Positive Incline Mike Burrows (@asplake) moving on up, positively

February 18, 2010

PathTo for Python gets a JSON-capable HTTP client

Filed under: Web Integration — Tags: , , , , , , , , — Mike @ 1:55 pm

…and it works!

>>> import path_to
>>> app = path_to.open_app('http://example.com', format='json')
>>> app.login.post(credentials, expected_status=302)
>>> print app.products.resource_template
products      products     GET, POST http://example.com/products{.format}
  new_product new_product  GET       http://example.com/products/new{.format}
  {product}   product      GET, PUT  http://example.com/products/{product}{.format}
    edit      edit_product GET       http://example.com/products/{product}/edit{.format}
>>> product = app.products['Foo'].get(expected_status=200).parsed
>>> product['description'] = 'Updated!'
>>> app.products['Foo'].put(product, expected_status=302)
>>> app.products['Foo'].get(expected_status=200).parsed['description']
u'Updated!'

OK, so it wasn’t really “example.com”, and the updated product wasn’t called “Foo”, but the rest is for real.

In stages:

0) The Pylons-based server has the JSON-capable @validate (un)decorator of my previous post and DescribedRoutesMiddleware from DescribedRoutes installed in its wsgi stack.

1) Create a client-side proxy to the app. Following link headers published by the app, it finds the ResourceTemplates description, which it retrieves in JSON format.

>>> import path_to
>>> app = path_to.open_app('http://example.com', format='json')

The format='json' is a small red herring here, it’s simply remembered for later.

2) Log in by posting credentials, expecting a 302 status (a failed attempt would return a 200 and the validation errors in the body). The client handles cookies automatically behind the scenes.

>>> app.login.post(credentials, expected_status=302)

3) View a friendly representation of the metadata (or rather the part that relates to products):

>>> print app.products.resource_template
products      products     GET, POST http://example.com/products{.format}
  new_product new_product  GET       http://example.com/products/new{.format}
  {product}   product      GET, PUT  http://example.com/products/{product}{.format}
    edit      edit_product GET       http://example.com/products/{product}/edit{.format}

4) Get a product identified by ‘Foo’ and return the JSON payload parsed into a Python dict.:

>>> product = app.products['Foo'].get(expected_status=200).parsed

Behind the scenes it has expanded the “http://example.com/products/{product}{.format}” template seen previously into “http://example.com/products/Foo.json”, using the remembered format parameter and the supplied ‘Foo’ key which is assumed to correspond to the required product parameter.

5) Update the local product representation and send it back (it gets converted back to JSON along the way):

>>> product['description'] = 'Updated!'
>>> app.products['Foo'].put(product, expected_status=302)

6) Finally, demonstrate that it was successful!

>>> app.products['Foo'].get(expected_status=200).parsed['description']
u'Updated!'

February 13, 2010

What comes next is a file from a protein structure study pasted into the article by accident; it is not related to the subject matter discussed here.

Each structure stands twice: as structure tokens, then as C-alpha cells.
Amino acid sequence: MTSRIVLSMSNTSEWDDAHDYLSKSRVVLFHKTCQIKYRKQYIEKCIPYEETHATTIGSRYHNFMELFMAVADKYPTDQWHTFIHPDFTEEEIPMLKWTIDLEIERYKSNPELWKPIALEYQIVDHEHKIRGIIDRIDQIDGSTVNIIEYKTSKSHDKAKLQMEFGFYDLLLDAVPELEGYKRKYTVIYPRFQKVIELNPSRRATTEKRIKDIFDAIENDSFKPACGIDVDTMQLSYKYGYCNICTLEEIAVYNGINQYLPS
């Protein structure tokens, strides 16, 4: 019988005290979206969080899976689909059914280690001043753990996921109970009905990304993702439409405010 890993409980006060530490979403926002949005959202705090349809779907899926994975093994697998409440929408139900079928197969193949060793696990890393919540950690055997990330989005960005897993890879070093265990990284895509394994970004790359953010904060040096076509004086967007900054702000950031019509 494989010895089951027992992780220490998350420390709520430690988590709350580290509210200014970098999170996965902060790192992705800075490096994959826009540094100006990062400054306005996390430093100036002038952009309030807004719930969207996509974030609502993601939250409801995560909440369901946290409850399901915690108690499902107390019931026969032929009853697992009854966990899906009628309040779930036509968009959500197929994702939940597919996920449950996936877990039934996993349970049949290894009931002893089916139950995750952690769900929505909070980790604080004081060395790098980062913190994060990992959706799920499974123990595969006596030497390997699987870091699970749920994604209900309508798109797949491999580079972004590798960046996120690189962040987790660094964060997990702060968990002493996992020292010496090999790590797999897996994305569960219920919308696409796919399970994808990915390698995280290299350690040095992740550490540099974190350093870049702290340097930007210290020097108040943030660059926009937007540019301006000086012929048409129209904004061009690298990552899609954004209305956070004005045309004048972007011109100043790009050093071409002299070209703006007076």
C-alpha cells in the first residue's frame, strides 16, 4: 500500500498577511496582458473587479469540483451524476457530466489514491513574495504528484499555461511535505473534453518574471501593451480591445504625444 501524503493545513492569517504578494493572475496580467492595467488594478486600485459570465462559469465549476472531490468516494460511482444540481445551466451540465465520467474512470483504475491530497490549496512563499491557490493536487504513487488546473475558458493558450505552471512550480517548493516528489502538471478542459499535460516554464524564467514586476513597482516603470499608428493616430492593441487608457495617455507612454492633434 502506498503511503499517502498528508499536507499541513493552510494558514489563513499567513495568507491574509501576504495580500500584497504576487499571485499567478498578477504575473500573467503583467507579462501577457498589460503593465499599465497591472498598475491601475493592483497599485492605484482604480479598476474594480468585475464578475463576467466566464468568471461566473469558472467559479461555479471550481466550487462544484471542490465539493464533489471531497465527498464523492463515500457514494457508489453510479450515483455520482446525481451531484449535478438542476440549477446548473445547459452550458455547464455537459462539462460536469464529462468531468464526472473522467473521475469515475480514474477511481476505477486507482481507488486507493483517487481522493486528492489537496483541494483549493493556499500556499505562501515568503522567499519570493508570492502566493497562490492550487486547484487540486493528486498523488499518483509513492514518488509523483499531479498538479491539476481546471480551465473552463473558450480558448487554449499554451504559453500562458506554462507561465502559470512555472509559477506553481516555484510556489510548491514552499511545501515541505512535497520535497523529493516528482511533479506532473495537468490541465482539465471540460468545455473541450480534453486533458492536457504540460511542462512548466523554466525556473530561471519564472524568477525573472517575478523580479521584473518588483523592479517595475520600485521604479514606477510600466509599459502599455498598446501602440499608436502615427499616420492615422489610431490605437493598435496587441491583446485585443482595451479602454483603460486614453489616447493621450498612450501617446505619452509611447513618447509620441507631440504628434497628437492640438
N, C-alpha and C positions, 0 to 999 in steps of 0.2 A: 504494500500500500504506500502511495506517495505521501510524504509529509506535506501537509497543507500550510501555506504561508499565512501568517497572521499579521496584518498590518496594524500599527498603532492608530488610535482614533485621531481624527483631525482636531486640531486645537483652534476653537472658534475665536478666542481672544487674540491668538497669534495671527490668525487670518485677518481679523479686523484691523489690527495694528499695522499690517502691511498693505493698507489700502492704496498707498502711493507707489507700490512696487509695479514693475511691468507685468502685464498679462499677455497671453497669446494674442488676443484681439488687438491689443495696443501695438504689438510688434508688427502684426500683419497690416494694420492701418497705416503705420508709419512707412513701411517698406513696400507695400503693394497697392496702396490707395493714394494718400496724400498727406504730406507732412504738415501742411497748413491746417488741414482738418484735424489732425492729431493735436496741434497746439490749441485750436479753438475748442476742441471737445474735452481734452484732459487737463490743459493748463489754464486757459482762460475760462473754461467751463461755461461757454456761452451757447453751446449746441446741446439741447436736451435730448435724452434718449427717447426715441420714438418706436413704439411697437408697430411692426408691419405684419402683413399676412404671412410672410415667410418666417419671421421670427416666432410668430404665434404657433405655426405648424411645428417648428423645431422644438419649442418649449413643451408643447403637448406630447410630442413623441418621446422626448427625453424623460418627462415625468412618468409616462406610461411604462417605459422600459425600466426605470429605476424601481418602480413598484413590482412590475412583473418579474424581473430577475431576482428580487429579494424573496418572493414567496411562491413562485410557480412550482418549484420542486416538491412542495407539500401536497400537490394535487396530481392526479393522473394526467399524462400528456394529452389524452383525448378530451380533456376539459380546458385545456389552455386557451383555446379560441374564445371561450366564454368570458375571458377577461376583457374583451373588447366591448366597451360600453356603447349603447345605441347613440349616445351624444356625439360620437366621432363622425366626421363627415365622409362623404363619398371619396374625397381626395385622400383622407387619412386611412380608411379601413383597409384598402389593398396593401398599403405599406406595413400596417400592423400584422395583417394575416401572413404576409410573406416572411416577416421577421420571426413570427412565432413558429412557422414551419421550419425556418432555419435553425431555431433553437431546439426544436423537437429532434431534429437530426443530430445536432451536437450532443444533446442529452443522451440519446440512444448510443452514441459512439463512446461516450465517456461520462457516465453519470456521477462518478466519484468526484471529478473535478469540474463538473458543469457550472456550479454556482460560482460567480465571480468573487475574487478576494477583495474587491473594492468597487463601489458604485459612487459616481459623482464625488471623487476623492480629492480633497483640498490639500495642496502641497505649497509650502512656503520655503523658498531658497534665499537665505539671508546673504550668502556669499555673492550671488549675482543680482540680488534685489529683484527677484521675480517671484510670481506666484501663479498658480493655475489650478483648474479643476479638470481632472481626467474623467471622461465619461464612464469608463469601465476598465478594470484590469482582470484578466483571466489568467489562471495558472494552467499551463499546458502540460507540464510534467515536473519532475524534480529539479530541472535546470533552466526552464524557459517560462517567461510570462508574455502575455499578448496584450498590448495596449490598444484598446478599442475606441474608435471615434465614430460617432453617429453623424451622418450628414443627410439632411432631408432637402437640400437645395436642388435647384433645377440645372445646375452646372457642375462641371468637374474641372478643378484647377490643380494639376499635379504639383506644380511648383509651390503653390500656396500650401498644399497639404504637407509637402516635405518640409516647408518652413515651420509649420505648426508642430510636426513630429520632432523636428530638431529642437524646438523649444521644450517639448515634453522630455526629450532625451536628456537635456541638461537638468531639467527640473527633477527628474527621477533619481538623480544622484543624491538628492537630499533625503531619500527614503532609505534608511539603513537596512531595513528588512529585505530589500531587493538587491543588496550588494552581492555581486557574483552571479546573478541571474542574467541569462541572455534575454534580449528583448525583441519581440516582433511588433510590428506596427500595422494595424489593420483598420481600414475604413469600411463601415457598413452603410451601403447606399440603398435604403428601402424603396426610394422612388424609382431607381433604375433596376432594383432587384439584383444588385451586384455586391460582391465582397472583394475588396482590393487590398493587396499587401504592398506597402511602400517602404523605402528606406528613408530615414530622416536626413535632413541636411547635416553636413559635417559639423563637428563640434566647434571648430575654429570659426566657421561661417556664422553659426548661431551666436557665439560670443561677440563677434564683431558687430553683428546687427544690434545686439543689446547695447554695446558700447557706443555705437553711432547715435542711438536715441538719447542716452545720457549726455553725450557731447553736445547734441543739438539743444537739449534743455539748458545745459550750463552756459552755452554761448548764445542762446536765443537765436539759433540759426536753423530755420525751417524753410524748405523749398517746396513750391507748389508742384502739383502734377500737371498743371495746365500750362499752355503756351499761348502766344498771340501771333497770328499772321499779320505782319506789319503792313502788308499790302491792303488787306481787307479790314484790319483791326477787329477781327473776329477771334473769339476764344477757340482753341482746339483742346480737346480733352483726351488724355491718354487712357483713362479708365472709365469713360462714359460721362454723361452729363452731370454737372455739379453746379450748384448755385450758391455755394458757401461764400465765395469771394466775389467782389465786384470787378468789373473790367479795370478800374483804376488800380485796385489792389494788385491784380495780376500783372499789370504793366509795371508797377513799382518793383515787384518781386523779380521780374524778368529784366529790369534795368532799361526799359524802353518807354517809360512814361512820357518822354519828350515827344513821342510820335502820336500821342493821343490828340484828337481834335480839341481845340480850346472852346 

Experimental: Pylons validation (un)decorator with JSON support

Filed under: Web Integration,Work — Tags: , — Mike @ 12:24 pm

In this gist (it’s not even a patch, just some stuff I keep in my app’s lib/base.by) is a refactored @validate.

On the surface it’s just the same as the standard pylons.decorators.validate:

    @validate(form='edit')
    def update(self):
        ...

but it has been broken up into a number of controller methods, each of which is usable directly. So if you find the decorator inflexible, you can write your actions in the undecorated form

    def update(self):
        try:
            self._parse(request, schema=MyForm())
        except Invalid as e:
            return self._render_invalid(e, form='edit')
        ...

It’s more than just a stylistic change; in addition to the usual HTML form data it will also accept POST data sent in JSON and send back any validation errors in JSON too if the client so desires. The presence of JSON is recognized by an sent_json() helper that looks to see if request’s route had a format parameter set to ‘json’ (see previous post) or if the Content-Type header is ‘application/json’; responses work similarly via an accepts_json() helper, but checking the Accept header.

Throw in a render_json() helper and here are idioms for actions that will quite happily accept and produce JSON or HTML. First the traditional, decorated look:

    @validate(form='edit')
    def update(self):
        ...
        if accepts_json():
            return render_json(a_json_serialisable_thing)
        else:
            return render('template')

And undecorated:

    def update(self):
        try:
            self._parse(request, schema=MyForm())
            ...
        except Invalid as e:
            return self._render_invalid(e, form='edit')
        ...
        if accepts_json():
            return render_json(a_json_serialisable_thing)
        else:
            return render('template')

The undecorated form is slightly longer — potentially addressed by sharing exception handling controller-wide — but it offers the intriguing opportunity to move some validation to the model &emdash; any Invalid exceptions raised in the try block will be rendered appropriately, regardless of where they came from.

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